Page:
Safely Cut Cost Of Elec­tive Med­i­cal Ex­penses

The Oakdale Leader - - PERSPECTIVE - Nathaniel Sillin Nathaniel Sillin di­rects Visa’s fi­nan­cial ed­u­ca­tion pro­grams. To fol­low Prac­ti­cal Money Skills on Twit­ter: www.twit­ter.com/Prac­ti­calMoney.

Whether it’s a mat­ter of com­fort, ap­pear­ance or safety, there are many med­i­cal pro­ce­dures that you may want or need, but your health in­sur­ance won’t cover.

Laser eye surgery may fall into the want cat­e­gory for most peo­ple and it can be a hefty in­vest­ment with each eye cost­ing sev­eral thou­sand dol­lars. For those want­ing to start a fam­ily, in­fer­til­ity treat­ments, which can cost over $10,000, may be closer to a need. Yet most states don’t re­quire health in­sur­ance to cover treat­ments.

Con­sid­er­ing the last­ing im­pact that th­ese and other pro­ce­dures can have on your life, you may not want to seek out the least ex­pen­sive op­tion. How­ever, that doesn’t mean you should forgo at­tempts to save al­to­gether. From tax-ad­van­taged ac­counts to com­par­i­son shop­ping doc­tors, there are many ap­proaches to safely cut­ting costs.

Take a med­i­cal ex­pense tax de­duc­tion. If you item­ize your tax de­duc­tions, you can get a de­duc­tion for your qual­i­fied med­i­cal ex­penses that ex­ceed 10 per­cent of your ad­justed gross in­come. Laser eye surgery and some fer­til­ity en­hance­ment treat­ments may qual­ify. How­ever, cos­metic surgery doesn’t un­less it’s re­lated to a con­gen­i­tal ab­nor­mal­ity, dis­fig­ur­ing disease or an in­jury re­sult­ing from trauma or an accident.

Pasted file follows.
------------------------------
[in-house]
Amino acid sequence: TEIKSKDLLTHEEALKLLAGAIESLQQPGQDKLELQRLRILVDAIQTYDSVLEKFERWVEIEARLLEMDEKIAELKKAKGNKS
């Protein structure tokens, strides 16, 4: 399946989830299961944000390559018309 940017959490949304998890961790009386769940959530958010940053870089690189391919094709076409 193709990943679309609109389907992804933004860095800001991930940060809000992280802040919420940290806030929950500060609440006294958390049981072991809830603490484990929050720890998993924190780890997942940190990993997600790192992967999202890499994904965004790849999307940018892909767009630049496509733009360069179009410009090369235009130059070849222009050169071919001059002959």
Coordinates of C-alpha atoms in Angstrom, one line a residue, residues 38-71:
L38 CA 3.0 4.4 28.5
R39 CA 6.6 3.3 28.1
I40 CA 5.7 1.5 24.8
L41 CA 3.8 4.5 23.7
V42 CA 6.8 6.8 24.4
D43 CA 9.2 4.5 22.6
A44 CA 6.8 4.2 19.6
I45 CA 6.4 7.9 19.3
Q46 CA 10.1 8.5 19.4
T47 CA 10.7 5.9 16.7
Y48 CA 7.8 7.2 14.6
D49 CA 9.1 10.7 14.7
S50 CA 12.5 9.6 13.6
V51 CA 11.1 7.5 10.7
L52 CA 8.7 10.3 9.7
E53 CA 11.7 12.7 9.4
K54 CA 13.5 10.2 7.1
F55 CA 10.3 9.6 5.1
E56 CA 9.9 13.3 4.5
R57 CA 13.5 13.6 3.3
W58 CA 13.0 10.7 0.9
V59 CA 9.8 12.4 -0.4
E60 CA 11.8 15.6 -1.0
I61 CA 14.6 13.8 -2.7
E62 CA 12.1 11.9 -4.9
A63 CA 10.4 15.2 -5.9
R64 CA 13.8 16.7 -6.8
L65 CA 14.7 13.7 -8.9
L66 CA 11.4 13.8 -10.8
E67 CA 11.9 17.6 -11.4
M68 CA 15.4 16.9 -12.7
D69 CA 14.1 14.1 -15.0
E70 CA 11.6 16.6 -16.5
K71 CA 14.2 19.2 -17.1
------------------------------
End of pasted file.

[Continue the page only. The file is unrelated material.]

Use an em­ployer-spon­sored flex­i­ble spend­ing ac­count (FSA). Some em­ploy­ers of­fer FSAs as an em­ployee ben­e­fit. You can make tax-de­ductible con­tri­bu­tions to the ac­count each year and with­draw the money tax-free to pay for qual­i­fied med­i­cal ex­penses, in­clud­ing health in­sur­ance de­ductibles and co­pay­ments. How­ever, this ap­proach could re­quire plan­ning as you may for­feit re­main­ing FSA money at the end of each year.

En­roll in health in­sur­ance with a health sav­ings ac­count (HSA). An HSA ac­count is sim­i­lar to an FSA in that you can con­trib­ute pre-tax money and with­draw funds to pay for el­i­gi­ble med­i­cal ex­penses taxfree. HSAs don’t have the use-it-or-lose-it re­quire­ment, but to qual­ify for an HSA ac­count, you need to en­roll in a High De­ductible Health Plan (HDHP) and can’t be el­i­gi­ble for Medi­care.

Ask your health in­sur­ance com­pany about dis­counts. Even when a health in­sur­ance provider doesn’t cover a pro­ce­dure, mem­bers may still be able to save money by go­ing through their in­sur­ance.

For ex­am­ple, health in­sur­ance gen­er­ally won’t cover the cost of Laser eye surgery, but your provider may of­fer a five to 15 per­cent dis­count if you get the surgery at part­ner eye care cen­ters.

Health in­sur­ance re­quire­ments can also vary from one state to an­other, and you should dou­ble-check your ben­e­fits be­fore as­sum­ing some­thing isn’t cov­ered. In­fer­til­ity treat­ment is one of th­ese gray ar­eas, as some states re­quire health in­sur­ance plans to pro­vide cov­er­age while oth­ers do not.

Com­pare costs from dif­fer­ent providers. Vary­ing med­i­cal costs some­times make head­lines when pa­tients find out that a $3,000 med­i­cal pro­ce­dure at a hos­pi­tal could cost sev­eral hun­dred at a nearby clinic. If it’s not an emer­gency, there are web­sites that you can use to com­par­i­son shop nearby med­i­cal cen­ters and get es­ti­mated prices.

Bot­tom line: Although you may not be able to con­vince your health in­sur­ance com­pany to cover what it con­sid­ers an elec­tive pro­ce­dure; you can turn to other meth­ods to save money. As with other large ex­penses, you can take a dual big – and lit­tle – pic­ture ap­proach by look­ing for tax breaks that lower your ef­fec­tive cost and sav­ings op­por­tu­ni­ties that can re­duce a pro­ce­dure’s price.

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